Midwestern Gothic’s latest venture, This Jealous Earth by Scott Dominic Carpenter, is here and ready for you to read. Even though you could make a strong argument that I’m biased, I loved this collection of short stories. (if I didn’t, why would I be publishing it?)

When Rob and I first talked about starting MG Press, the imprint putting out this book, we wanted to find a piece of work that reflected all the values of Midwestern Gothic, one that really showcased not just the region, but the talent residing here. Scott’s book fit the bill perfectly. It blew away the bill. We couldn’t have hoped for a better submission.

It’s been a lot of hard work to get to here – but it’s been worth it. And there’s a lot more ahead, as we try to bring this collection of 16 short fictions to readers. But we’re extremely thrilled to share this with the world and hear what people think.

Pick up a paperback or eBook of This Jealous Earth

Midwestern Gothic Issue 8

A new year, and that means a new issue of Midwestern Gothic.

Issue 8 (Winter 2013) of Midwestern Gothic might just have my favorite cover so far – the image of the Cornfield Horses from David J. Thomspon is one of those unique shots that we just couldn’t ignore. It’s a little bit whimsical, and a lot weird, but that’s what makes us love it – just like we love the Midwest. Once you get past that and into the guts of the issue, there’s still plenty of whimsy, weird and stuff you won’t find anywhere else but the Midwest.

One of the pieces that stuck with me the most in this particular collection was Michelle Webster-Hein’s “Pictures of Pictures.” In it, Helen takes photos of the memories of her friends who all live far more interesting lives than she does. It catches up to her when she tries to win the affection of the man who develops her photos. Webster-Hein’s Helen is pathetic, but there’s a bit of her in myself, or anyone who’s lived vicariously through another’s experiences rather making something happen for themselves. The endearing characterization brings to life a common thread among Midwesterners, who often find themselves stuck in place with no first-hand knowledge of what lies beyond the outer borders of their personal purview. Here’s an excerpt:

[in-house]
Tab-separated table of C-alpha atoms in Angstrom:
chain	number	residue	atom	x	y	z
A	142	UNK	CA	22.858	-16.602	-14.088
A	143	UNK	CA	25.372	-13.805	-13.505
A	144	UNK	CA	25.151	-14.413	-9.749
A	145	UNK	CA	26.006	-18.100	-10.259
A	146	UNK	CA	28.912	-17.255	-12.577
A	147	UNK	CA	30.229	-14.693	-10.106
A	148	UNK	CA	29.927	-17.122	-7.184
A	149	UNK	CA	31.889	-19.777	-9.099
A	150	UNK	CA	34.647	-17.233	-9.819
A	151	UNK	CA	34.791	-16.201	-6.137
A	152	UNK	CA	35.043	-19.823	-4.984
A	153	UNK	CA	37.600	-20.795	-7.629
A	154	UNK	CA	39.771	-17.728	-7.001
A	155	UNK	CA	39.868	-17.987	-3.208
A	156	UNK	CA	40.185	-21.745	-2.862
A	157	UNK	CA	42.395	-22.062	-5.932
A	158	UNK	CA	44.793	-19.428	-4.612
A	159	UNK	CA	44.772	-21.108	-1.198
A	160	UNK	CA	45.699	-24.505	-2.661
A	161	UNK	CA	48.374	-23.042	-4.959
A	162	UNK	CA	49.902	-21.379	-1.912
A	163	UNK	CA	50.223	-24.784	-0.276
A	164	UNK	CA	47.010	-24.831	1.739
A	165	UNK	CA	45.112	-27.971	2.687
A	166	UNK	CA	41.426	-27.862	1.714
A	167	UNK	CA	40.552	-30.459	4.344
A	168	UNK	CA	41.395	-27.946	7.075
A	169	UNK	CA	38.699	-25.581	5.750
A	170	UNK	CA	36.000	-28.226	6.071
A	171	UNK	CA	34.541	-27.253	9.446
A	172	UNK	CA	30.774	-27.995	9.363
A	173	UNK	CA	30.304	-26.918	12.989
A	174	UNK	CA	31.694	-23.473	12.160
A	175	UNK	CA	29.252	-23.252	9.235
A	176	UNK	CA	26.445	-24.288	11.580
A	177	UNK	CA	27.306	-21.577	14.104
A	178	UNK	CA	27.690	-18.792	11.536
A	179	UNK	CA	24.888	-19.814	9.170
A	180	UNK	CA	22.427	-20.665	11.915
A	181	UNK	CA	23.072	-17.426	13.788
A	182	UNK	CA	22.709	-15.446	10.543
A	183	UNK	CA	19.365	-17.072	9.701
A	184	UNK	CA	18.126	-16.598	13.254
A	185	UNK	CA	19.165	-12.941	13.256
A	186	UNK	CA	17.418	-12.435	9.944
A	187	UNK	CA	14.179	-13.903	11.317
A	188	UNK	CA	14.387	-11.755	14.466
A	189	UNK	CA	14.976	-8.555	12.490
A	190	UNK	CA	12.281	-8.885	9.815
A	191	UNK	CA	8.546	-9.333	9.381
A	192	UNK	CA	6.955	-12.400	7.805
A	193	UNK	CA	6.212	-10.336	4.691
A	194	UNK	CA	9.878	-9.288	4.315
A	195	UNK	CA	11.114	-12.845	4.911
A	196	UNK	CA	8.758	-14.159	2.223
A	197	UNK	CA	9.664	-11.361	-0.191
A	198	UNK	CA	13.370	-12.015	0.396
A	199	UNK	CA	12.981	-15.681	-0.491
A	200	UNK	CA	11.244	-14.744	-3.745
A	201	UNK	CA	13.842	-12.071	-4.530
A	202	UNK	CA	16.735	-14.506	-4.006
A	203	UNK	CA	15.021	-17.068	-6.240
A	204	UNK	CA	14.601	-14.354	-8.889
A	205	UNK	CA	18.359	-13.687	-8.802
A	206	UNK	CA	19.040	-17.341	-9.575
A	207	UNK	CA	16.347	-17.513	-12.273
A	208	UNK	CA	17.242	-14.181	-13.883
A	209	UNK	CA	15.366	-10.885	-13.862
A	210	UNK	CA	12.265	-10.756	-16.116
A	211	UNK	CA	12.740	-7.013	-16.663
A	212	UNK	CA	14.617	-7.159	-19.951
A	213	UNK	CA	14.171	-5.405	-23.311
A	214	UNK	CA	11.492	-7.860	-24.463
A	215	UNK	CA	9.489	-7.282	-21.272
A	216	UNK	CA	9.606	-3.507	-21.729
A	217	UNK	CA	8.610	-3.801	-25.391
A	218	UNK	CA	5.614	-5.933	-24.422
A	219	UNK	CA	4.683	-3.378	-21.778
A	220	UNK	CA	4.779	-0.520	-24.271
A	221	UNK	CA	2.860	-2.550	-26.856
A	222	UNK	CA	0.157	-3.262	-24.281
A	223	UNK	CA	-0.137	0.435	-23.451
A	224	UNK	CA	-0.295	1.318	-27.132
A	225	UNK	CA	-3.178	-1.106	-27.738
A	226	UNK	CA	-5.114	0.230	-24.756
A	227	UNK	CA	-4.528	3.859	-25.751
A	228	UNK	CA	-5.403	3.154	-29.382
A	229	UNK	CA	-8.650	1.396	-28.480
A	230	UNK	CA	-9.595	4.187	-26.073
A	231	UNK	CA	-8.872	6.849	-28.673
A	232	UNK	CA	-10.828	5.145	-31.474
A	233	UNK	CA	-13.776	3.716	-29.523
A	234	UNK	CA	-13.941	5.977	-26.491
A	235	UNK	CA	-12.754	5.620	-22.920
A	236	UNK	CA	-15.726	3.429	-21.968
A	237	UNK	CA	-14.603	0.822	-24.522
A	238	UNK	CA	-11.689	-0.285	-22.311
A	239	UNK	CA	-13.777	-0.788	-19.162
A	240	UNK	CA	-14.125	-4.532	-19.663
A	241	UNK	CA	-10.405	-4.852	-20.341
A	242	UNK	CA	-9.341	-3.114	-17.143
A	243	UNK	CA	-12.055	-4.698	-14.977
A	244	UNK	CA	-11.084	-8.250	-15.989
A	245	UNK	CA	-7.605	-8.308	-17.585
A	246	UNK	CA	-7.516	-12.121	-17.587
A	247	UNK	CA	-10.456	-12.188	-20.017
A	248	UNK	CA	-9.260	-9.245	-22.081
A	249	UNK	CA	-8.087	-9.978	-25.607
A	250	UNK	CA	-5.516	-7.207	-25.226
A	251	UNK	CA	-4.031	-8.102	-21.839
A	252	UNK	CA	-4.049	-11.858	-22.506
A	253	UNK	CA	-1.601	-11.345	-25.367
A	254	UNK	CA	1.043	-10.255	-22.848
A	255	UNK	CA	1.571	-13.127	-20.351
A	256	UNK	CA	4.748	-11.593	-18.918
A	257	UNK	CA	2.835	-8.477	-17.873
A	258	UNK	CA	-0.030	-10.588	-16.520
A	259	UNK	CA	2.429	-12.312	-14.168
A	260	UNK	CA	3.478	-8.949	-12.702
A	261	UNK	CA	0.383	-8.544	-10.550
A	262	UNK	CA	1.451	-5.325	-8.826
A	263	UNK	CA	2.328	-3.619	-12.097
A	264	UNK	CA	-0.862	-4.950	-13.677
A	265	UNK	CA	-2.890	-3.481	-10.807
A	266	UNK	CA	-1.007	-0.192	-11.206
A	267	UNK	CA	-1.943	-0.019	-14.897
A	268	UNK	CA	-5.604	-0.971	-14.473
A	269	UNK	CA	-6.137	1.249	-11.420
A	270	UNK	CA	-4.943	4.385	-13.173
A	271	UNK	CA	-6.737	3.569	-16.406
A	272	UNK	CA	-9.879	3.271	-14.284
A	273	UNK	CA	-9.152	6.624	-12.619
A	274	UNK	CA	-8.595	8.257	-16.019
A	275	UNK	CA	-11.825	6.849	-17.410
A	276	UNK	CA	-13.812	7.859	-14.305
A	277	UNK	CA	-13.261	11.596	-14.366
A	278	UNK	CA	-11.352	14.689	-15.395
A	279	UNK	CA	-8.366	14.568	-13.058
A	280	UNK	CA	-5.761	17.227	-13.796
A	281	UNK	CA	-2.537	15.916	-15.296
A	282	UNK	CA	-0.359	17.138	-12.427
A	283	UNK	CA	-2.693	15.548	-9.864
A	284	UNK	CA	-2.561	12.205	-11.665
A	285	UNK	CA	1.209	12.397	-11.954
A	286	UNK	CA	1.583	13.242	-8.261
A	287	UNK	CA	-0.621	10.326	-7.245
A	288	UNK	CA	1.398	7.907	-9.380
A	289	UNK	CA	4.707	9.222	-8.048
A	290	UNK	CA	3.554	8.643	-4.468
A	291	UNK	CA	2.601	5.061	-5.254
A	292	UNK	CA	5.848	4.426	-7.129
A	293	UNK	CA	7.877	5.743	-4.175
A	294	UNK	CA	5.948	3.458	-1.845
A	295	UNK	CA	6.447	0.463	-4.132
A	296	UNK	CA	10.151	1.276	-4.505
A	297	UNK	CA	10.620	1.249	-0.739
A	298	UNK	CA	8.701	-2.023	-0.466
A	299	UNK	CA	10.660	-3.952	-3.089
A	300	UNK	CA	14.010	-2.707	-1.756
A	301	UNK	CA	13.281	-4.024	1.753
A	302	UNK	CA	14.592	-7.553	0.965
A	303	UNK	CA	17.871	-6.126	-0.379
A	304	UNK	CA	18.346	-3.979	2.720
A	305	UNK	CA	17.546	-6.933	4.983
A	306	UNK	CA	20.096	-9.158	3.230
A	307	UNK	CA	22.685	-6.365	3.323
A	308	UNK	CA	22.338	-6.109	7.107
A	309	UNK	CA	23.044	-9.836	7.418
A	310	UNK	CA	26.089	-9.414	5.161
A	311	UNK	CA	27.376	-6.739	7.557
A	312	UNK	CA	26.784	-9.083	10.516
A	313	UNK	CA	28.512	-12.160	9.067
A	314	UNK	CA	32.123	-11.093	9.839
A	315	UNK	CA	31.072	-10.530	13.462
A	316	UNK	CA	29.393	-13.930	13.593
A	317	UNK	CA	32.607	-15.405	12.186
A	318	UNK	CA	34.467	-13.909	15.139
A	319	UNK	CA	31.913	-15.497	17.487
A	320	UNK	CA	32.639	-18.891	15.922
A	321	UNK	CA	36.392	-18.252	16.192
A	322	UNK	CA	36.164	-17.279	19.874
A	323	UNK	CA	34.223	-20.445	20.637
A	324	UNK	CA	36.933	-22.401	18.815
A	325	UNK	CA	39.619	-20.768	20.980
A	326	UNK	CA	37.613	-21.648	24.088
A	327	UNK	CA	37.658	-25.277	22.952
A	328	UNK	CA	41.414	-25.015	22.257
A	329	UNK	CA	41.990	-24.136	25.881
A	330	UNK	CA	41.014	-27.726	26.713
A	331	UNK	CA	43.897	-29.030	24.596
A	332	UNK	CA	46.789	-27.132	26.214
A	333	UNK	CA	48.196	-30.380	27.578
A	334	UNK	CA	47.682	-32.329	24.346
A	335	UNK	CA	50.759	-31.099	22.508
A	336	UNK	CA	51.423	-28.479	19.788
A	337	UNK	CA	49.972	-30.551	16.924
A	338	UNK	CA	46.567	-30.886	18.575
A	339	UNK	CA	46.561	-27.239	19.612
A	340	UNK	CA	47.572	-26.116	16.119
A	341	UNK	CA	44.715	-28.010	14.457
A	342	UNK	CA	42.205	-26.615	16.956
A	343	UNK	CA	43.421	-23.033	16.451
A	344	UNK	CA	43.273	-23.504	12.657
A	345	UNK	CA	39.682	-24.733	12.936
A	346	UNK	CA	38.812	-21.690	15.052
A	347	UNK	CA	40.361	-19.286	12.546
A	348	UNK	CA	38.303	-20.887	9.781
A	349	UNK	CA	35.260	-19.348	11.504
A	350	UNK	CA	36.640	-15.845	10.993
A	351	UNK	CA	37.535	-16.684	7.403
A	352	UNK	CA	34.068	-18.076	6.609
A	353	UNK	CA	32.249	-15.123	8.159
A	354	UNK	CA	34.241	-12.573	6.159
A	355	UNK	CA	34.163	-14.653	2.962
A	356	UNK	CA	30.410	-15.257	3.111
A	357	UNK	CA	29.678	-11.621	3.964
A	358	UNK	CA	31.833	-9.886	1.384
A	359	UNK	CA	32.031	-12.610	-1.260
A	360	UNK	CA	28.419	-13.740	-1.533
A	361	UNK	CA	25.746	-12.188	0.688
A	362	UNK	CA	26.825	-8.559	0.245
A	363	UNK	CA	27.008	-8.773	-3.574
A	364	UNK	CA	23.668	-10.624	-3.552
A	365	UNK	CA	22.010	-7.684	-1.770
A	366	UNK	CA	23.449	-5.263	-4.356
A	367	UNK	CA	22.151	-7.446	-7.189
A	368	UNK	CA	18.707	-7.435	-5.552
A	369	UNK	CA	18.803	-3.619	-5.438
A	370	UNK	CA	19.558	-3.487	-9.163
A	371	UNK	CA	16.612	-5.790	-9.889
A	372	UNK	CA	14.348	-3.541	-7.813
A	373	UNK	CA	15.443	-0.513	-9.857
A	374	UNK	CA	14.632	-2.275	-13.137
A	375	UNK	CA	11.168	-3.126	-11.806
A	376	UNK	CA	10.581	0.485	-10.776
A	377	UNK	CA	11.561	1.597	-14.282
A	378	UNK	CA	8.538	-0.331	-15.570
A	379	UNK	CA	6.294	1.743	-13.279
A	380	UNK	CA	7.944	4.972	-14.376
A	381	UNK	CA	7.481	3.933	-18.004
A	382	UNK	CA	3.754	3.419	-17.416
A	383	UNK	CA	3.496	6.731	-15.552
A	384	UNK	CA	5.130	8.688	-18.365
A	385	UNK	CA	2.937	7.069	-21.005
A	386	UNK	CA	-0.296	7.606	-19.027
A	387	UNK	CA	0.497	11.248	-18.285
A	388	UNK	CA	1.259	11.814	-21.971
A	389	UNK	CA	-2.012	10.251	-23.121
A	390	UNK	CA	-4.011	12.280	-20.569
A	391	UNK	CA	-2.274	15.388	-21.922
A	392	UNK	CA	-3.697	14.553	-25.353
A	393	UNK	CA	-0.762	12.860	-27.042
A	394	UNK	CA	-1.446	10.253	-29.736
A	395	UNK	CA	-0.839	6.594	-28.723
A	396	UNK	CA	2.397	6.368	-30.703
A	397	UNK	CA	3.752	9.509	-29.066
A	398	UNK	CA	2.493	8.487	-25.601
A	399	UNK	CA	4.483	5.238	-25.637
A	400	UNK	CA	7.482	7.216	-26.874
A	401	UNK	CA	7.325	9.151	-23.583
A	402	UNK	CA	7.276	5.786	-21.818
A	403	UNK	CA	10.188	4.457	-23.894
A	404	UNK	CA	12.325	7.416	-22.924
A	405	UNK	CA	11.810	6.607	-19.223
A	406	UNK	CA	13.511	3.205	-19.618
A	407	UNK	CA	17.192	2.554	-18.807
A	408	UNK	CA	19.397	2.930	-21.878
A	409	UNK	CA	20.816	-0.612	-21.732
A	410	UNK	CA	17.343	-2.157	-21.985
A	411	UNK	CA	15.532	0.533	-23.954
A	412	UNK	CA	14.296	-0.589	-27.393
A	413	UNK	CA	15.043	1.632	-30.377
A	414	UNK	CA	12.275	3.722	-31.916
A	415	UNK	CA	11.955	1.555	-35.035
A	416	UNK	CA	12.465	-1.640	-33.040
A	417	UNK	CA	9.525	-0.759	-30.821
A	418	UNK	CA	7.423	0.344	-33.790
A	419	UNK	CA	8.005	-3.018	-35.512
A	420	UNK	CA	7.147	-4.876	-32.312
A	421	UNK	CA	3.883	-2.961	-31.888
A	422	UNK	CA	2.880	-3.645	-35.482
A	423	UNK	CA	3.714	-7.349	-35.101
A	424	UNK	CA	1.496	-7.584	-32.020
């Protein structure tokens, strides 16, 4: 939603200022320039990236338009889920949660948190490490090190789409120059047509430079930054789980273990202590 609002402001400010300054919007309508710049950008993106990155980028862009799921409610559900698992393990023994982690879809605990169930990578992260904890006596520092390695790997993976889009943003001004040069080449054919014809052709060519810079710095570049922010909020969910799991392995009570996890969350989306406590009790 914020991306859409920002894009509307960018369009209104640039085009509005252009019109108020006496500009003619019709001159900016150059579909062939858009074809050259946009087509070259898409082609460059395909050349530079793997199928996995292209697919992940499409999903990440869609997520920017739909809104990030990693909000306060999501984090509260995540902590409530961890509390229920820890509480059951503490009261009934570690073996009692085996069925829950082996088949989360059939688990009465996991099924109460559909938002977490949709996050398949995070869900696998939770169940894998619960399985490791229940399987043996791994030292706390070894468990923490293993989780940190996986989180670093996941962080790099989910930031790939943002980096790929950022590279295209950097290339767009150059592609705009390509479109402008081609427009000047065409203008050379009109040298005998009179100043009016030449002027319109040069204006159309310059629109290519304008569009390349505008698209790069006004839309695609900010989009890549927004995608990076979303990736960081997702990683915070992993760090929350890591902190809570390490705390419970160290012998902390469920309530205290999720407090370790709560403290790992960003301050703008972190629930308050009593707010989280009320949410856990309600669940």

The next day Helen purchased a mini tape recorder and a package of mini tapes and stopped by Gertrude’s house.

“Tell me about Europe,” Helen said, and she turned on the tape recorder.

“What do you want to know?” Gertrude said.

Helen shrugged. “Where you’ve been, what you did there, how it felt.”

Gertrude eyed the tape recorder questioningly.

“I just want to remember,” Helen said.

After she left Gertrude’s with two full tapes, Helen stopped by to see Miriam, who had lived in France, and then dropped in on Jeanette, who had spent some time in Italy.

Over the next three days, Helen replayed each tape over and over and jotted down key notes on a pad of paper. In front of the mirror, she practiced certain
phrases and retold favorite anecdotes, replacing husbands with friends.

“A few years ago in Paris,” she would say and would then flip her wrist in what she hoped was a nonchalant gesture. These introductory phrases she practiced over and over until they sounded matter-of-fact. “The last time I was in Italy,” she’d say, or, “When I first spotted Tallinn from a distance.”

Get a copy of Issue 8 and discover more great voices in Midwestern literature